Health Canada announced in June 2013 that the system for medical access to cannabis would be revised under the Marijuana for Medical Purposes Regulations. By April 01, 2014, the only legal source to obtain medicinal cannabis will be licensed producers approved by Health Canada and meeting its requirements for safety and surveillance. In late 2014, about 14 companies out of nearly 200 applications have been approved in what is estimated to become, by 2024, a $1.3 billion commercial market serving an estimated 450,000 Canadians (compared to less than 40,000 under the current scheme)(Canadian Press, 2013). Valid prescriptions from a physician or a nurse practitioner, will still be required for approved users to receive their cannabis by mail. How this initiative will affect medical users who want to continue to grow their own, or obtain it from compassion clubs, is unknown, but it is possible they could be subject to arrest for possession, cultivation and/or trafficking. In response, a class action lawsuit that has challenged the constitutionality of the removal of the prior provisions has succeeded in halting the full application of the new regulations until a hearing by a higher court (Coalition Against Repeal, 2013). With this background of policy development and public perception in mind, I will now turn to the experience of cannabis users as viewed within the normalization perspective. I will argue that despite the ongoing prohibition, social regulation is much more a reality than legal bans, stigma, and fear of punishment.

Application of Normalization: Cannabis and Lived Experience

The normalization perspective, first applied to drug use by Howard Parker and colleagues in a longitudinal study of young people in the UK (Parker, Aldridge and Measham, 1998) and further developed in several articles and a second book (Aldridge, Measham and Williams (2011), presented drug consumption as part of contemporary lifestyles of otherwise conventional and ordinary young people. Centered on recreational rather than dependent or excessive drug use, the user was viewed as making “reasoned choices” considering potential interference with other valued aspects of life, including family, work, reputation and health. Overall, the process of normalization in society reduces the stigma attached to deviant or illegal activities, as these behaviours become progressively viewed as a normal part of everyday life and an acceptable leisure activity (Parker, 2005). The originators identified six indicators of drug normalization: (1) increasing access and availability of illicit drugs in the community; (2) increasing prevalence of this drug use; (3) increasingly tolerant attitudes towards drug use among both users and non-users; (4) expectations among current abstainers regarding future initiation of illicit drug use; (5) the “cultural accommodation” of drug cultures in youth oriented film, TV and music; and (6) more liberal policy shifts (Parker, 2005:206-7). The normalization thesis has provoked much discussion (Measham and Shiner, 2009) and further modifications, including its potential application not just to youth but across the life course (Erickson and Hathaway, 2010), the relation of perceived health risks to more tolerant attitudes (Duff and Erickson, under review), and the actual practice of enforcement in the absence of significant policy changes (Brochu et al., 2011).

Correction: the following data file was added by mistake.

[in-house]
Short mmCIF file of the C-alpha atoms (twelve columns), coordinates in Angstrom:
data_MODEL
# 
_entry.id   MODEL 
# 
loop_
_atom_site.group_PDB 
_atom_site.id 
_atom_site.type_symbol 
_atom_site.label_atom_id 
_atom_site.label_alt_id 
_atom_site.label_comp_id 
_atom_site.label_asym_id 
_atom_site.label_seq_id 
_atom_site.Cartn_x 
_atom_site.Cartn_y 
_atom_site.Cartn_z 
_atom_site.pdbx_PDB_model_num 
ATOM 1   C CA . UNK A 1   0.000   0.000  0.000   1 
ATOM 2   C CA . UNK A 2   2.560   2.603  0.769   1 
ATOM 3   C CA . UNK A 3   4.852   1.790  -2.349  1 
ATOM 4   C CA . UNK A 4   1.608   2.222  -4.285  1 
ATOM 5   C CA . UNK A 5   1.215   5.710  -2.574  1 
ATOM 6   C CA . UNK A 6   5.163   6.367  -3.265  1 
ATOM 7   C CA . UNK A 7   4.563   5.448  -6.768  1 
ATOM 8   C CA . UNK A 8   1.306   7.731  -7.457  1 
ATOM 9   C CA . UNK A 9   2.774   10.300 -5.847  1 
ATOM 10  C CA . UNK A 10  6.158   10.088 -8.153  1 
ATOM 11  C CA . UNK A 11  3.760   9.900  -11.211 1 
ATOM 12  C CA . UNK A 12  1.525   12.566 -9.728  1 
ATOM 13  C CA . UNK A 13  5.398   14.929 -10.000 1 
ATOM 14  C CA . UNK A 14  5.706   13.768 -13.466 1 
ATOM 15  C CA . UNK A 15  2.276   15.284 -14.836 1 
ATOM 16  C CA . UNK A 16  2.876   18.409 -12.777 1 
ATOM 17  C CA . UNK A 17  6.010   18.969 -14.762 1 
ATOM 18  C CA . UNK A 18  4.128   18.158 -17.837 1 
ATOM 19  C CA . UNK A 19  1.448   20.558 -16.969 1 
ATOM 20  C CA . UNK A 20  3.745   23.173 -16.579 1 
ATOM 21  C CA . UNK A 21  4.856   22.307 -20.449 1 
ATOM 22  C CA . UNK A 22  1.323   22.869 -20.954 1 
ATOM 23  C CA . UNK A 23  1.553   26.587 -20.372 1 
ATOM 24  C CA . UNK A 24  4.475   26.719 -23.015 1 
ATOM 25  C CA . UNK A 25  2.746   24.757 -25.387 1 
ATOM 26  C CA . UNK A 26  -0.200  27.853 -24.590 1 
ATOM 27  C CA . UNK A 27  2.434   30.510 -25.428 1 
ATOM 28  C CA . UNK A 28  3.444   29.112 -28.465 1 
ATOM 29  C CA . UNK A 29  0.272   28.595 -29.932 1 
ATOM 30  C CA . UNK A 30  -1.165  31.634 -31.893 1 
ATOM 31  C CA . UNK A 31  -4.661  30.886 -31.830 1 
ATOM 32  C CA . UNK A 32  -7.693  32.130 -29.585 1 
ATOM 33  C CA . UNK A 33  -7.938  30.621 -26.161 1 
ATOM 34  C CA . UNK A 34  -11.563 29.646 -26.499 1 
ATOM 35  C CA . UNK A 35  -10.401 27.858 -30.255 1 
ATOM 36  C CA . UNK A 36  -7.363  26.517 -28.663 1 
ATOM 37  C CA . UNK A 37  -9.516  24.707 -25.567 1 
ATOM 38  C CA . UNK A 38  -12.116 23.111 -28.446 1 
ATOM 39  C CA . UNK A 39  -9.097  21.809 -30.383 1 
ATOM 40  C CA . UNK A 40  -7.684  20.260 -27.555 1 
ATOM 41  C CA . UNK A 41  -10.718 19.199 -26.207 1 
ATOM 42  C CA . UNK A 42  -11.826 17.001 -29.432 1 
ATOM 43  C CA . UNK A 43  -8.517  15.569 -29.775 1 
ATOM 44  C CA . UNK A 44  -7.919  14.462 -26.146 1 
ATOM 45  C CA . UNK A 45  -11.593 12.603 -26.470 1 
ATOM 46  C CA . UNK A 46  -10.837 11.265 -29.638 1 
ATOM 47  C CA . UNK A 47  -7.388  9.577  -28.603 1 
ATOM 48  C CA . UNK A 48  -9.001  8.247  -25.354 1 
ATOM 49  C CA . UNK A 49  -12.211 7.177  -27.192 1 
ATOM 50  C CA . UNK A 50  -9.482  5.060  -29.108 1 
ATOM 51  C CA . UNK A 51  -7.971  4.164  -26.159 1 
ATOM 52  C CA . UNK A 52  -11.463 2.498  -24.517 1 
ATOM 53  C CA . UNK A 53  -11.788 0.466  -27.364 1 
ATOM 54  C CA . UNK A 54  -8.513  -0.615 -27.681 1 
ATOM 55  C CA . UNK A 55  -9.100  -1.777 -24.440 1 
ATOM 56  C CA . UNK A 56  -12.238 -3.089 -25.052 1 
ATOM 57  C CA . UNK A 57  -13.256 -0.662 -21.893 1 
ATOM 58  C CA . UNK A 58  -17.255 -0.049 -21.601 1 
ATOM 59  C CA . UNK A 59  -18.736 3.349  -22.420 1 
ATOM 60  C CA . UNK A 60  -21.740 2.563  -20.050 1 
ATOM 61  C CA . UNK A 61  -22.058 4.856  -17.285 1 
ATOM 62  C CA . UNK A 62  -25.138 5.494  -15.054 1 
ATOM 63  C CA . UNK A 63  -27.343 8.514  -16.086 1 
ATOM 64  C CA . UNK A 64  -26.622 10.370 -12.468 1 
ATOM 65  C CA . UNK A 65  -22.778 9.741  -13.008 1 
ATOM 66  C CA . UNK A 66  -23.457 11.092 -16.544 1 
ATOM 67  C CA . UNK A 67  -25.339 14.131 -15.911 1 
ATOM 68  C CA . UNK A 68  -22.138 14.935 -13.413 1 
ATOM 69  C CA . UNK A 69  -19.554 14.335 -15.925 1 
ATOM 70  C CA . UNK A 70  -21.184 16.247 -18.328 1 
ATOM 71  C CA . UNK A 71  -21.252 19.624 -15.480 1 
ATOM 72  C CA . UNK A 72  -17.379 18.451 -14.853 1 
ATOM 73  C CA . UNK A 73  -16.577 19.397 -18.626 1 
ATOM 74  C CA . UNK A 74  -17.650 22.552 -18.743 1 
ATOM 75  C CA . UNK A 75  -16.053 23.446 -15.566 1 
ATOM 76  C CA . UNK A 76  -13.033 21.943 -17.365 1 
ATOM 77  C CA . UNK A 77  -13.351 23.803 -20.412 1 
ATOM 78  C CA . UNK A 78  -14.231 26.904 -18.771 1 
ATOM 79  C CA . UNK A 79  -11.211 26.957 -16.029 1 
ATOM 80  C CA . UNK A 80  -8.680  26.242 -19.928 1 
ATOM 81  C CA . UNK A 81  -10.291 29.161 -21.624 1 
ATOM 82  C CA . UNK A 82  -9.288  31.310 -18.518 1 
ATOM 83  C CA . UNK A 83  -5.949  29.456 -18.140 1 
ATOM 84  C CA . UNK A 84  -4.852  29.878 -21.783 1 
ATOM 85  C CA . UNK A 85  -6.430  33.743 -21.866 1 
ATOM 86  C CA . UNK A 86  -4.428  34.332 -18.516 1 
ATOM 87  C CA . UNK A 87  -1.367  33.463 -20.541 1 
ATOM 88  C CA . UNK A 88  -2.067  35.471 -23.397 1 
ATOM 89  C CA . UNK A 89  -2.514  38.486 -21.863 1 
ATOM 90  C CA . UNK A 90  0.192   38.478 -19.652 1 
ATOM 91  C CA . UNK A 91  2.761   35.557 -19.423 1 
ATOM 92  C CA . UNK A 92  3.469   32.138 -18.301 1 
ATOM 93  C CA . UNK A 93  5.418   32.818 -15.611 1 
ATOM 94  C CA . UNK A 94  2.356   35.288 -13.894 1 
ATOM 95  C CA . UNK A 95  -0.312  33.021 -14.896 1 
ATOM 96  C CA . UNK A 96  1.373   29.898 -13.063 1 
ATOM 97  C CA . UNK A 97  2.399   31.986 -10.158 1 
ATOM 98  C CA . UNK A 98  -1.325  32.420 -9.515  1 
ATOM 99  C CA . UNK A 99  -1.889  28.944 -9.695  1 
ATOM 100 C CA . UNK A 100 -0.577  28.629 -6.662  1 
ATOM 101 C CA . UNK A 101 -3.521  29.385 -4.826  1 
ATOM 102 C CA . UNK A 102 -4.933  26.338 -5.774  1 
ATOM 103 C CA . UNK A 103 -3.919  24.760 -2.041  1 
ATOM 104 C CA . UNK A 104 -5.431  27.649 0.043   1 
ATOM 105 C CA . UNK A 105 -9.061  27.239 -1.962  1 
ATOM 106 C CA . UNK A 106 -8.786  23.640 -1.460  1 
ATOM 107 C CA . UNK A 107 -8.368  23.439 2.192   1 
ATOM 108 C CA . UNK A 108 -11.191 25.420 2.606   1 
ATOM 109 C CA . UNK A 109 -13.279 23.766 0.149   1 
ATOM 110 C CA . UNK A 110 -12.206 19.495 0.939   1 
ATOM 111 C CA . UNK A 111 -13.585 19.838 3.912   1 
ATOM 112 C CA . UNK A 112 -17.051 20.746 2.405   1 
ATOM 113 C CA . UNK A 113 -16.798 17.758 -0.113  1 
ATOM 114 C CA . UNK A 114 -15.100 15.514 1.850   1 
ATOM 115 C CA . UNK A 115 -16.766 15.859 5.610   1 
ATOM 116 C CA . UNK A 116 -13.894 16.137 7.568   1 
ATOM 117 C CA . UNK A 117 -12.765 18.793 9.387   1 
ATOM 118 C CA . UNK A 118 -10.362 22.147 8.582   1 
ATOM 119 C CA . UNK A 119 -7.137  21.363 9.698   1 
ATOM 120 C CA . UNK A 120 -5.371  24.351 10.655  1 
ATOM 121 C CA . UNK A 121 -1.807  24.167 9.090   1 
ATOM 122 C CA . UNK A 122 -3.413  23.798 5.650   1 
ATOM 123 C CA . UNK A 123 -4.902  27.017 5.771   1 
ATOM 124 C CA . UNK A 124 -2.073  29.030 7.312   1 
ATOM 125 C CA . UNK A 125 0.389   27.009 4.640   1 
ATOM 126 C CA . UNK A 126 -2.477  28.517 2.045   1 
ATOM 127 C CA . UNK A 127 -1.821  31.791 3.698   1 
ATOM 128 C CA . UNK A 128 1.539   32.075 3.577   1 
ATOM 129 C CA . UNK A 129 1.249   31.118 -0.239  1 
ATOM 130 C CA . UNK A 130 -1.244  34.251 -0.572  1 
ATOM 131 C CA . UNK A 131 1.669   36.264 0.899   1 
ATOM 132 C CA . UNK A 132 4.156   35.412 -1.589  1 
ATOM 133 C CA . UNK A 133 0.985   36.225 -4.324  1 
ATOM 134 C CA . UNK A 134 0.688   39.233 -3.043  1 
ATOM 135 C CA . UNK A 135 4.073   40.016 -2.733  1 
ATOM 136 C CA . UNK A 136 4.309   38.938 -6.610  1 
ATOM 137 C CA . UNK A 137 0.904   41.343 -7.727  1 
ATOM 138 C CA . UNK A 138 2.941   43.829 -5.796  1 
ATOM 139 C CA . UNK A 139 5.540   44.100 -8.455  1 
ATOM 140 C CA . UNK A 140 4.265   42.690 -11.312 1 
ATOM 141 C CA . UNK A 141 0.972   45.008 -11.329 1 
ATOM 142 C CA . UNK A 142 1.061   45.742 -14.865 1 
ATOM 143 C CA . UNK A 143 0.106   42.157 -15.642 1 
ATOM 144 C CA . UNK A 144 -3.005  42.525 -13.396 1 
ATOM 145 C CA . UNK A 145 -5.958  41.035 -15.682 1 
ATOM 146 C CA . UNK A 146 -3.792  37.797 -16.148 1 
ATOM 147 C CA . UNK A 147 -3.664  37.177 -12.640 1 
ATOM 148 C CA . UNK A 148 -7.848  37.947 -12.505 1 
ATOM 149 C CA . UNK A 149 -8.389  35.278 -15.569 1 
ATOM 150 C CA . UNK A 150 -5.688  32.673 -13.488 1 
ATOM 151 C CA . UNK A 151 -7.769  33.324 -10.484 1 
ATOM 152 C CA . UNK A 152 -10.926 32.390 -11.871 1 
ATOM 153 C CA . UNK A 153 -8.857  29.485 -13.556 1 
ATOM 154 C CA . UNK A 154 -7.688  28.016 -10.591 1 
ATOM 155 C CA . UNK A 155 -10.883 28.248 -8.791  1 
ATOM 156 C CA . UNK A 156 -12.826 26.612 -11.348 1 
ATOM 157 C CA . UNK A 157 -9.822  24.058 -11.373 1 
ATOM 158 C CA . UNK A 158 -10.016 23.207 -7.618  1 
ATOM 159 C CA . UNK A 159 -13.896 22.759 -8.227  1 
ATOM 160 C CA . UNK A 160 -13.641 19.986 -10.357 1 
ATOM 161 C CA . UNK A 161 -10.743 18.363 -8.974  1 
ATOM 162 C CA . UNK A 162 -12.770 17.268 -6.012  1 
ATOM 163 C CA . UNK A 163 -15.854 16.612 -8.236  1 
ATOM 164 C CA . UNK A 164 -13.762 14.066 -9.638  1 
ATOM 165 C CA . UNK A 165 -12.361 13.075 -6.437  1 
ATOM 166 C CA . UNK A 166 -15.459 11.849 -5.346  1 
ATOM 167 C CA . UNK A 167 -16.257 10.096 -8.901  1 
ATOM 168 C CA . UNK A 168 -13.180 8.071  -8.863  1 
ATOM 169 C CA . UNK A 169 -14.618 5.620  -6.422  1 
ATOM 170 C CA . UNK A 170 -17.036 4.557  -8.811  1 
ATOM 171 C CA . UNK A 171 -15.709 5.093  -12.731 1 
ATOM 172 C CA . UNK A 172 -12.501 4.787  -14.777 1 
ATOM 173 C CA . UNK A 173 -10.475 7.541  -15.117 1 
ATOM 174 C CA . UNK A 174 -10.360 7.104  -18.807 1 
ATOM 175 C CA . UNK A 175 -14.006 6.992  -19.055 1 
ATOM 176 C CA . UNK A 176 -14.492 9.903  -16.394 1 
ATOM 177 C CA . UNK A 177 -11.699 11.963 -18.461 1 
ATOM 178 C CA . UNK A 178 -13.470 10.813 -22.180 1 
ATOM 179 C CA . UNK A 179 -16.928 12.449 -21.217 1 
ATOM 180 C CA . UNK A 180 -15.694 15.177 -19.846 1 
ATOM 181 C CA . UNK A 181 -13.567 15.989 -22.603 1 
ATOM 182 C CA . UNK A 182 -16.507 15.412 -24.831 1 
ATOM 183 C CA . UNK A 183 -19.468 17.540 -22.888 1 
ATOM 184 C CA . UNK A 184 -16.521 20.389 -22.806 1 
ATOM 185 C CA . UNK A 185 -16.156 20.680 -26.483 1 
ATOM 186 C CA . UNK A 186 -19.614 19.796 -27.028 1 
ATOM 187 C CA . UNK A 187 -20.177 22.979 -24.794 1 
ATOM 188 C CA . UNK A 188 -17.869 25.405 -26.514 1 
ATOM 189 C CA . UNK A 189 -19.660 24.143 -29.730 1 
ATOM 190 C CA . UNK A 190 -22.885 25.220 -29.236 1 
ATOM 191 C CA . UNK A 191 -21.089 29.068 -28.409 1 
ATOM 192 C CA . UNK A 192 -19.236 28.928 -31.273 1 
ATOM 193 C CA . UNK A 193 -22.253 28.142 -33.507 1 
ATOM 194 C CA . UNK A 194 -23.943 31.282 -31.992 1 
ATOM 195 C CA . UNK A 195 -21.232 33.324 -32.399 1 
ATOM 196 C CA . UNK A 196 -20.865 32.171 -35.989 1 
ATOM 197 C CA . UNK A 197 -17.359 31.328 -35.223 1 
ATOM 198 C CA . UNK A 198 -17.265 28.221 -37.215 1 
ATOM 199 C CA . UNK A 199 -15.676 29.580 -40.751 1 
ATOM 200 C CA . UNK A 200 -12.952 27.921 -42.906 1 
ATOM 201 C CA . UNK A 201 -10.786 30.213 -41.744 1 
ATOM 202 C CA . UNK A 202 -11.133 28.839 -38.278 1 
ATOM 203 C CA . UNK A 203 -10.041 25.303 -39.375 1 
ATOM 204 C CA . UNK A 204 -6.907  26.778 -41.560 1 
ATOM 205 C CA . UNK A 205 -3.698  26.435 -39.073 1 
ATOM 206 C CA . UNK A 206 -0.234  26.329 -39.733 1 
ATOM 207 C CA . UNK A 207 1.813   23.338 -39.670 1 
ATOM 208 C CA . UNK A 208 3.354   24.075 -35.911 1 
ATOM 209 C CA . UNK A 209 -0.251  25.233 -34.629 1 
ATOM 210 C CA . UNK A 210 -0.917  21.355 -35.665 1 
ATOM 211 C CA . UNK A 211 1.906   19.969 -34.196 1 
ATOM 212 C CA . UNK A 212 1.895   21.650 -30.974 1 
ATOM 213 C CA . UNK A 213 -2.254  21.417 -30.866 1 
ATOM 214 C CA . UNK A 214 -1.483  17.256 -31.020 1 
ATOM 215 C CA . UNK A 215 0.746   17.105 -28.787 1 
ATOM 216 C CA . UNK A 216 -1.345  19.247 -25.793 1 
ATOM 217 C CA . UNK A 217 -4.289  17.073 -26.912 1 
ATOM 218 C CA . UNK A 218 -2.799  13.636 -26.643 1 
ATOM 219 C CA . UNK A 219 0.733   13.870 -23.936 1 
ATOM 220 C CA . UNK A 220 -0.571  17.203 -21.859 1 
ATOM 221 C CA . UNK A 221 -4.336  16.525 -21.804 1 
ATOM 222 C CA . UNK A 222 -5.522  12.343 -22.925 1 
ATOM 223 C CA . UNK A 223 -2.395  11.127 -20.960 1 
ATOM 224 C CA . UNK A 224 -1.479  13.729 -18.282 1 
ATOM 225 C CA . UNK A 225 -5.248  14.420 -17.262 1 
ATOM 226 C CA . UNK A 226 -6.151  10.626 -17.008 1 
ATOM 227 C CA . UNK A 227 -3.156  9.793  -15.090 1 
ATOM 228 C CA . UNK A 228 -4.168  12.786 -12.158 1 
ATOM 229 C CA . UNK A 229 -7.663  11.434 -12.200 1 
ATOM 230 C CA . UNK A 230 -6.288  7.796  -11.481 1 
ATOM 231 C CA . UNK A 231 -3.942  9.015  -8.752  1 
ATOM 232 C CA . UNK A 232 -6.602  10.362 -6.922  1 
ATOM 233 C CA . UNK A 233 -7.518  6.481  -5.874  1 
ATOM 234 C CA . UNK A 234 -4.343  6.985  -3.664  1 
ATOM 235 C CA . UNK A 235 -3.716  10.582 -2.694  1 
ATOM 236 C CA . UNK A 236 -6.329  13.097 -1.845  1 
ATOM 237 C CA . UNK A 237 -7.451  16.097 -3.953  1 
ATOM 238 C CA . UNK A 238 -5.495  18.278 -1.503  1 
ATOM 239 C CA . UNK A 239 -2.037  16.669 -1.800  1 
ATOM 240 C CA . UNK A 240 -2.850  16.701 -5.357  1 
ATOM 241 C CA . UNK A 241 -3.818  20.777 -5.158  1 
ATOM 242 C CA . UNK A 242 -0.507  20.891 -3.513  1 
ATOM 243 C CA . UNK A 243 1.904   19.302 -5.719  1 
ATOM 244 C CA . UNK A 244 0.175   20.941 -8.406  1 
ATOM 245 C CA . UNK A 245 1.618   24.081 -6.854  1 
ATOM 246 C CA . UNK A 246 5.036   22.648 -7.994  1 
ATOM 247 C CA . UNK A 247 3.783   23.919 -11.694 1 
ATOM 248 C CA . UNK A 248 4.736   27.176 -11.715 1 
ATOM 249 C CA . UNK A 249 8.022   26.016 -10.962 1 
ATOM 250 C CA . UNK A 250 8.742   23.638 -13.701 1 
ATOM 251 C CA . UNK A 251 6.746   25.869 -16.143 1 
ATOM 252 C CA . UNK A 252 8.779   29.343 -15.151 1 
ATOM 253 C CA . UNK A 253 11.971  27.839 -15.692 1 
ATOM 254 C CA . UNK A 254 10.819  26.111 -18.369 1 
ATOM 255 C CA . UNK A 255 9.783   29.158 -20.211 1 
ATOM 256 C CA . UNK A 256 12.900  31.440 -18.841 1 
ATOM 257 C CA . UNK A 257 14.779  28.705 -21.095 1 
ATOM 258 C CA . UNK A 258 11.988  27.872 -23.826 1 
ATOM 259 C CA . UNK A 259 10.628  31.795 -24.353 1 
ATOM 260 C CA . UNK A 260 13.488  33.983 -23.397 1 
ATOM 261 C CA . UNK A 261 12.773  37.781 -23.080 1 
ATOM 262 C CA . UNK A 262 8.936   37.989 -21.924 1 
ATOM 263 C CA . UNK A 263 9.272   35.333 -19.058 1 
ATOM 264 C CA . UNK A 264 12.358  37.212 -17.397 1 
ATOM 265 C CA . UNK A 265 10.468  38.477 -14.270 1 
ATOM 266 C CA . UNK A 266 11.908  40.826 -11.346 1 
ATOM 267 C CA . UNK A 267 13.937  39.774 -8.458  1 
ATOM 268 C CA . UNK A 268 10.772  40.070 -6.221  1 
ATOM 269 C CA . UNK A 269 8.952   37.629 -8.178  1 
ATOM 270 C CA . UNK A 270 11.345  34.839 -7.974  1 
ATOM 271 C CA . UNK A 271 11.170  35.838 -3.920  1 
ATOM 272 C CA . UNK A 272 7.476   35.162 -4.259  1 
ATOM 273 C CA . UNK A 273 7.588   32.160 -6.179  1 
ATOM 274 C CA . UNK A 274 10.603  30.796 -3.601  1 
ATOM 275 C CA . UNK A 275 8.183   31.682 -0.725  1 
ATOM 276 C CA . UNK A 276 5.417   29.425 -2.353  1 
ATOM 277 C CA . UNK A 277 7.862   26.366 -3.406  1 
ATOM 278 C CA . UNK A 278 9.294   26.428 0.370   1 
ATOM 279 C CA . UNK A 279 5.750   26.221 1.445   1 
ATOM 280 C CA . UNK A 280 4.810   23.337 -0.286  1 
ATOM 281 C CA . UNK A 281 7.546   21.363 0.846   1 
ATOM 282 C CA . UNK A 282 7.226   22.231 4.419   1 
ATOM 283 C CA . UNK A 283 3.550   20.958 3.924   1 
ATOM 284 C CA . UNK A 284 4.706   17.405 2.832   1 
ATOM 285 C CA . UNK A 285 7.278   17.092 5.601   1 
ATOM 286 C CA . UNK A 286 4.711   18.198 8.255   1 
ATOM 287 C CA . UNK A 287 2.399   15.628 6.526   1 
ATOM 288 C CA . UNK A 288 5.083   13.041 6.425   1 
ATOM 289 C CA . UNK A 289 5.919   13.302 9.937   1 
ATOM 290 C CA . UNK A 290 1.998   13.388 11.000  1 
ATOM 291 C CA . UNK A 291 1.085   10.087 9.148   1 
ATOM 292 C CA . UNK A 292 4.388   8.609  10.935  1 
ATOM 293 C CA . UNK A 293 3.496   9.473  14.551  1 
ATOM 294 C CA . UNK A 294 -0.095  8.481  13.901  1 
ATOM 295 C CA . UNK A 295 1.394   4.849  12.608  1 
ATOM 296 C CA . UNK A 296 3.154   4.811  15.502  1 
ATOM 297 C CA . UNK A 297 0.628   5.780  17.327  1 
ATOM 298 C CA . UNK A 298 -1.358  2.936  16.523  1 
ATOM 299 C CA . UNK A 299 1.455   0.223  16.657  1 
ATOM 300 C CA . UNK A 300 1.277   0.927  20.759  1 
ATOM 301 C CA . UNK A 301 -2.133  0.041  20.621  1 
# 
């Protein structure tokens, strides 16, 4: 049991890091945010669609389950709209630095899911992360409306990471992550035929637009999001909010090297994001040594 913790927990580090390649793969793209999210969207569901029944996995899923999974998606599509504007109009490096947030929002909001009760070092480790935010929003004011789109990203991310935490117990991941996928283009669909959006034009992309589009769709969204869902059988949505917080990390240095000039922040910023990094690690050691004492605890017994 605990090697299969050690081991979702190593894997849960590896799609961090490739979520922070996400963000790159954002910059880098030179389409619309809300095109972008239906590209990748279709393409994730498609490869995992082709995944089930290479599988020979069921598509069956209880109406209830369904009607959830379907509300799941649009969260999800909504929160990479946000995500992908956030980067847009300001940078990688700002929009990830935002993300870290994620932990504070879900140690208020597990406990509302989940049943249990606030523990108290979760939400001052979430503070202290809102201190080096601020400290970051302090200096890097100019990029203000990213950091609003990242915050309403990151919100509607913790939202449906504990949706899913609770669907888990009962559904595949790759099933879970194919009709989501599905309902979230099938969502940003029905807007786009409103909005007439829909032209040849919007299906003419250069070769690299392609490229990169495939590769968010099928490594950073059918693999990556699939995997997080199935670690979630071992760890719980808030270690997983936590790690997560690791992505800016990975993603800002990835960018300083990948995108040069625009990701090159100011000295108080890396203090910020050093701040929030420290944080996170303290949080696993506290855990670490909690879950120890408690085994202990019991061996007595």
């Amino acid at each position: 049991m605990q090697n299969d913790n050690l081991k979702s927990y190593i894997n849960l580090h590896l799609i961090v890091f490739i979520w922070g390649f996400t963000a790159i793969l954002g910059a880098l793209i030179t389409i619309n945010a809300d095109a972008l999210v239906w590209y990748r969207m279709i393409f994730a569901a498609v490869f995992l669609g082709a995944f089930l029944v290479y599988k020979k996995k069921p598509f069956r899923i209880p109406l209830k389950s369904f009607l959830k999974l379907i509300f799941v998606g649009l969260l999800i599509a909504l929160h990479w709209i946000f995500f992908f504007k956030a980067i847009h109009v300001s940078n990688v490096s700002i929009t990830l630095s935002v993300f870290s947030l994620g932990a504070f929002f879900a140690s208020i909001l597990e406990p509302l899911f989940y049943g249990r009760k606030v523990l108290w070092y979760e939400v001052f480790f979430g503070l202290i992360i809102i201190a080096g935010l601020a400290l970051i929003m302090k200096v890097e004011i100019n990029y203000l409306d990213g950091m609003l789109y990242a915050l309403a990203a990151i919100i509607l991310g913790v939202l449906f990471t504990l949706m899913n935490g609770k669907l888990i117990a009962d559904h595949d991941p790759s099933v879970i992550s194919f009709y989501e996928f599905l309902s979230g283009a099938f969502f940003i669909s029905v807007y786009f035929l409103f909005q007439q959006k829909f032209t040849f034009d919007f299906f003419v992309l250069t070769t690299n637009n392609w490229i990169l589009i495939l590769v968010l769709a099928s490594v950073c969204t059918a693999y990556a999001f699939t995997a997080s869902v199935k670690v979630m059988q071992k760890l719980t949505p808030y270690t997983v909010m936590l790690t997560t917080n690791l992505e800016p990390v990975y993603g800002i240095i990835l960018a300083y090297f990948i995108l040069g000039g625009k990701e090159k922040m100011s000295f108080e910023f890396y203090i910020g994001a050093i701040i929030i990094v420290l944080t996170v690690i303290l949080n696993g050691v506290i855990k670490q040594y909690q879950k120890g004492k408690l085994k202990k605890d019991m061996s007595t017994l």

While cannabis is also viewed as the exemplar of normalization in a global setting where it is the most widely used illicit drug by far, cultural variation in preferred and permitted intoxicants must also be recognized on the normalization spectrum (Beckley, 2009; Duff, 2005; Erickson and Hathaway, 2010). In Canada, the survey data reviewed earlier and other research on the experience of users has indicated that the process is well underway for cannabis (Duff et al, 2012; Osborne and Fogel, 2008). There are several reasons why this evidence is important to insert into the current Canadian debate over drug policy: it focuses on recreational cannabis use, the norm for most users; the patterns of widespread use described above show a shift in moral boundaries despite the persistence of criminal prohibition; opinion polls also illustrate the changes in social evaluation from a subcultural to mainstream practice; the reliance on the criminal law as the major policy approach is not compatible with public health, user practices of moderation, or a respect for the rights of people who use drugs. Hence its elucidation is congruent with the critical stance of public criminology.